While working on this post I have listened to Mozart’s Ave Verum Corpus about a dozen times. I have heard this piece hundreds of times in my life, and each time it becomes a little more beautiful to me. It is my absolute most favorite piece ever written. If I could only listen to one musical work for the rest of my life, this would be it (and I would have few complaints about that!).
Enjoy the free sheet music download of Ave Verum Corpus. It also includes the middle two bar interlude which to my ears is correct (some editions only have a bass continuo line).
I sang this piece as a boy soprano with the Northwest Boychoir in Seattle, WA. This Sunday I am leading our church choir in Ave Verum Corpus for our service. At our rehearsal tonight (somewhere in the Bible it must be written that church choir rehearsals have to be on Wednesday nights!) the choir was so absolutely beautiful in their final run through I was nearly brought to tears. I would not let them sing anything after that – why? There is nowhere to go after hearing Ave Verum Corpus sung well. It is THAT powerful.
At a glance I can see the theory of the piece easy enough – but when coupled with a reverence for the text; I know of no piece more powerful than this. To say “his side was pierced and out flowed blood and water” in one line, and a few paces later to say “to give us a foretaste of death”, or more properly “to give us an examination of the death experience” – AND THEN to know that WA Mozart wrote this piece within six months of his own death. Let this settle on you for a bit.
When all things are stripped away and we are at our core, we have the beauty of our relationships and the base denial and unbelief of our own eventual death. Which of us can truly accept and admit our own pending death? Not in passing, but to absorb that thought. I actually think it is beyond the scope of our imagination. But we have a composer like WA Mozart who can create a piece so powerful and solemn that we are humbled to our knees to accept the fact – and perhaps to bend our thoughts to the sublime mystery of Christ’s crucifixion.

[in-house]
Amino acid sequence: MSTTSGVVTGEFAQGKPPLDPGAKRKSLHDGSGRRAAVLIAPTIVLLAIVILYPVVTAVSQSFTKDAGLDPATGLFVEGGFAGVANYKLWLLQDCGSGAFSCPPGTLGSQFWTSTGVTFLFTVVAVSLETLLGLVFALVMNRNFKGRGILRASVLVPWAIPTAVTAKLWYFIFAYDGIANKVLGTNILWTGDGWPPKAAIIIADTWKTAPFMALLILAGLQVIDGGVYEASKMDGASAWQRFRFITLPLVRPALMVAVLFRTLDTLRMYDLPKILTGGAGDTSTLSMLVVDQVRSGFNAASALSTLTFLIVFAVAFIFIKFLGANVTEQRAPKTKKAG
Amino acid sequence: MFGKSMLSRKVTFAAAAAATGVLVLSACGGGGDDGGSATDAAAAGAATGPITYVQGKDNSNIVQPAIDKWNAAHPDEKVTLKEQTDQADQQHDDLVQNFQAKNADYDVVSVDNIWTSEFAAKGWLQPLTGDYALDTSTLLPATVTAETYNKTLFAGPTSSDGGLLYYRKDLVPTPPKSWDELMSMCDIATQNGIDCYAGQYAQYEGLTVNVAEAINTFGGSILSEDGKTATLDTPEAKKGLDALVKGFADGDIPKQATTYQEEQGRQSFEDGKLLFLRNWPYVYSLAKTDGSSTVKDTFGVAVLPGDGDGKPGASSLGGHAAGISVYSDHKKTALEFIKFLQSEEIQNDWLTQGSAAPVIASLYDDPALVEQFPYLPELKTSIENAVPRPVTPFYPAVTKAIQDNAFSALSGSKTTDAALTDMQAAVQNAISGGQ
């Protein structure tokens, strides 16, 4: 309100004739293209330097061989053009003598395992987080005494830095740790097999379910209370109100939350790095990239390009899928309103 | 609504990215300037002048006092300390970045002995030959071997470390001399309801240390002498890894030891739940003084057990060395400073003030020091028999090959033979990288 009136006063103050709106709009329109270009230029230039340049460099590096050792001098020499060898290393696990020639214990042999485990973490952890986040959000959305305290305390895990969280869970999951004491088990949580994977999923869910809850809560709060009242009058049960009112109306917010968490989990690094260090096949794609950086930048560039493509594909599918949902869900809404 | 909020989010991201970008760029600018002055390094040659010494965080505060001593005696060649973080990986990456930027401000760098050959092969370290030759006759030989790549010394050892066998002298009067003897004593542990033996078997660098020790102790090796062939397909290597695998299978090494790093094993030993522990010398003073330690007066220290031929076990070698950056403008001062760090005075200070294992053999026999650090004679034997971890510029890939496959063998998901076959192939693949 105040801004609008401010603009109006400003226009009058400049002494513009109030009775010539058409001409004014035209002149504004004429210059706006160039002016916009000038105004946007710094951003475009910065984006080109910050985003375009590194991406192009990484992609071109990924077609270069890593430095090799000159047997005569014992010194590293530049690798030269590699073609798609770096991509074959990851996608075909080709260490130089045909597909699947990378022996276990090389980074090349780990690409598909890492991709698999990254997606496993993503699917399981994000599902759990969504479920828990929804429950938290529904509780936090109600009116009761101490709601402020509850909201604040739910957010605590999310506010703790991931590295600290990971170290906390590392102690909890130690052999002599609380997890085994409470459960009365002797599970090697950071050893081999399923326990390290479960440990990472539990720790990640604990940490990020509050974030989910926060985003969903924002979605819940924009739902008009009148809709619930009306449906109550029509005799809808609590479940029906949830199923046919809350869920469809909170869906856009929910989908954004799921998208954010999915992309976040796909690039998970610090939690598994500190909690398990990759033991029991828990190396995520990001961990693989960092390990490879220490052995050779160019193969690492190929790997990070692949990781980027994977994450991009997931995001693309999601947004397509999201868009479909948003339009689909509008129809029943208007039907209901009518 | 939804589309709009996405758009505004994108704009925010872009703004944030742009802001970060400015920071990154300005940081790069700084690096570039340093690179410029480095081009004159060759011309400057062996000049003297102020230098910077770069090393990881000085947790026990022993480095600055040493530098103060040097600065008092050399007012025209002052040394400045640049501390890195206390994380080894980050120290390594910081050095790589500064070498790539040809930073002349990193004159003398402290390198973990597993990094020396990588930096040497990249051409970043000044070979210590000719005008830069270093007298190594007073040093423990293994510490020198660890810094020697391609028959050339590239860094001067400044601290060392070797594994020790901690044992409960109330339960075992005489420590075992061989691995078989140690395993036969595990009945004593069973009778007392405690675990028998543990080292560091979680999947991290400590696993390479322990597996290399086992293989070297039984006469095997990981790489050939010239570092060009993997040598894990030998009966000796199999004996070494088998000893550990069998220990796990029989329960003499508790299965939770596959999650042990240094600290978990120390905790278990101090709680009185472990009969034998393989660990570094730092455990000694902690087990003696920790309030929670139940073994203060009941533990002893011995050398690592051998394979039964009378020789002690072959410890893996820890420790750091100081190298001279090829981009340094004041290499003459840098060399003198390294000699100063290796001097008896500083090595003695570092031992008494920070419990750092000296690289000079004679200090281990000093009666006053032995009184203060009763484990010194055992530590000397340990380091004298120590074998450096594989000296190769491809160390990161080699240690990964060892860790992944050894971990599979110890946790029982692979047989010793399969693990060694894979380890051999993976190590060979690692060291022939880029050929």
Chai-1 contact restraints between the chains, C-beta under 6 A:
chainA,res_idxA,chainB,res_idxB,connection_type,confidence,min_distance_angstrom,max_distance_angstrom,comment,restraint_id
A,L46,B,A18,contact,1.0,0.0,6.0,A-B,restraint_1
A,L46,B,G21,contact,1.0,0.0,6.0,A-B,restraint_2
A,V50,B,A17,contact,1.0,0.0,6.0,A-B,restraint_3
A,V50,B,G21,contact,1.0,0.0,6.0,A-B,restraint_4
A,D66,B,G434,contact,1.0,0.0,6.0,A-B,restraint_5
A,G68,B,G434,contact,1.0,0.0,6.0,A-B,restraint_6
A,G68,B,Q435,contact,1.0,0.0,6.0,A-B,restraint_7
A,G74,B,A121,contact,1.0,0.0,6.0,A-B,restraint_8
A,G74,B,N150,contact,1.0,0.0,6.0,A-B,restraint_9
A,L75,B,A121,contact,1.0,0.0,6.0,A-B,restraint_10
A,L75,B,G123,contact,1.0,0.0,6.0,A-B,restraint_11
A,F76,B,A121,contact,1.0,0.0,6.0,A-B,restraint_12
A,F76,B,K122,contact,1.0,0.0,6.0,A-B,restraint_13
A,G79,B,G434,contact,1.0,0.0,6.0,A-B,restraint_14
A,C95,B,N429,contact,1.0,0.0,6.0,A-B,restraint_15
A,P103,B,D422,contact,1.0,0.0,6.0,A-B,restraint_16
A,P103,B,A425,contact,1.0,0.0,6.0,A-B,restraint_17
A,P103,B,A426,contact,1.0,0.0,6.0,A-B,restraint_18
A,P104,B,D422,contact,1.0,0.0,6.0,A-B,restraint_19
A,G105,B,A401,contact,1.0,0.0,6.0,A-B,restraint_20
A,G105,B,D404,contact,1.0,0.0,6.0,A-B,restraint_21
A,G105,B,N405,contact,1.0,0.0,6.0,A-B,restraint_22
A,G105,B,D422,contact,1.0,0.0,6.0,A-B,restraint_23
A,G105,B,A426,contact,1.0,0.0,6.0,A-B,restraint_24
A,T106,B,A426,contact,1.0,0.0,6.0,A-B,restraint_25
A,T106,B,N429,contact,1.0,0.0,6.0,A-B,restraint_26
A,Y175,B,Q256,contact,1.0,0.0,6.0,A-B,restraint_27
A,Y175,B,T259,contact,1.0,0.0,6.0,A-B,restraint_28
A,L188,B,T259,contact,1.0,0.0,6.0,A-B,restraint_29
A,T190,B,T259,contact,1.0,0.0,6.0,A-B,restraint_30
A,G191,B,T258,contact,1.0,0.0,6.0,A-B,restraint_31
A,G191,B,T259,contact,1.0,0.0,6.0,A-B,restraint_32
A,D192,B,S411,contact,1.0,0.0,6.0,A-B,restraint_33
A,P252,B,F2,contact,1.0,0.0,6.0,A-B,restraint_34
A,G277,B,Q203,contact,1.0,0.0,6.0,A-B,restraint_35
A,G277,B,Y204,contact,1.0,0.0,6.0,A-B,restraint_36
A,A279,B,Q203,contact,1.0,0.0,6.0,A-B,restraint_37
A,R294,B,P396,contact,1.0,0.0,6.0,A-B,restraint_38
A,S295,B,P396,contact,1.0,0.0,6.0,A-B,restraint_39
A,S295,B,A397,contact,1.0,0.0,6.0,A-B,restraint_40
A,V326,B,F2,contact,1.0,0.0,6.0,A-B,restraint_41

Working with our choir has given me a rebirthed passion for this piece. In rehearsal we are able to think about the slow passing of each line of text, and how we want to express each syllable, word and phrase. It is how I think a sculpture must feel – slowly chipping away til the art takes form.
And as our church choir works on each minute detail to make this piece our best, as countless choirs have also done on this piece for two centuries; I start to smile as I realize this is our worship, the musician’s time to worship, the way we relate to the mystery of the Trinity and our mortal coil – our worship takes place between the notes as we practice and work. It is delicate as a flower.
HISTORY OF AVE VERUM CORPUS
Ave verum corpus is a short Eucharistic hymn dating from the 14th century and attributed to Pope Innocent VI (d. 1362), which has been set to music by various composers. During the Middle Ages it was sung at the elevation of the host during the consecration. It was also used frequently during Benediction of the Blessed Sacrament.
The hymn’s title means “Hail, true body”, and is based on a poem deriving from a 14th-century manuscript from the Abbey of Reichenau, Lake Constance. The poem is a meditation on the Catholic belief in Jesus’s Real Presence in the sacrament of the Eucharist, and ties it to Catholic ideas on the redemptive meaning of suffering in the life of all believers.
AVE VERUM CORPUS by W.A. MOZART
In April of 1791, Leopold Hofmann, who was Kapellmeister at St. Stephen’s Cathedral in Vienna, fell gravely ill. Mozart, who had never been an avid composer of sacred music, nonetheless saw an opportunity to enhance his income, and maneuvered to succeed Hofmann. Towards this end, he turned his attentions again to sacred music, culminating ultimately with his Requiem. (As it happens, Hofmann survived Mozart, and died in 1793.)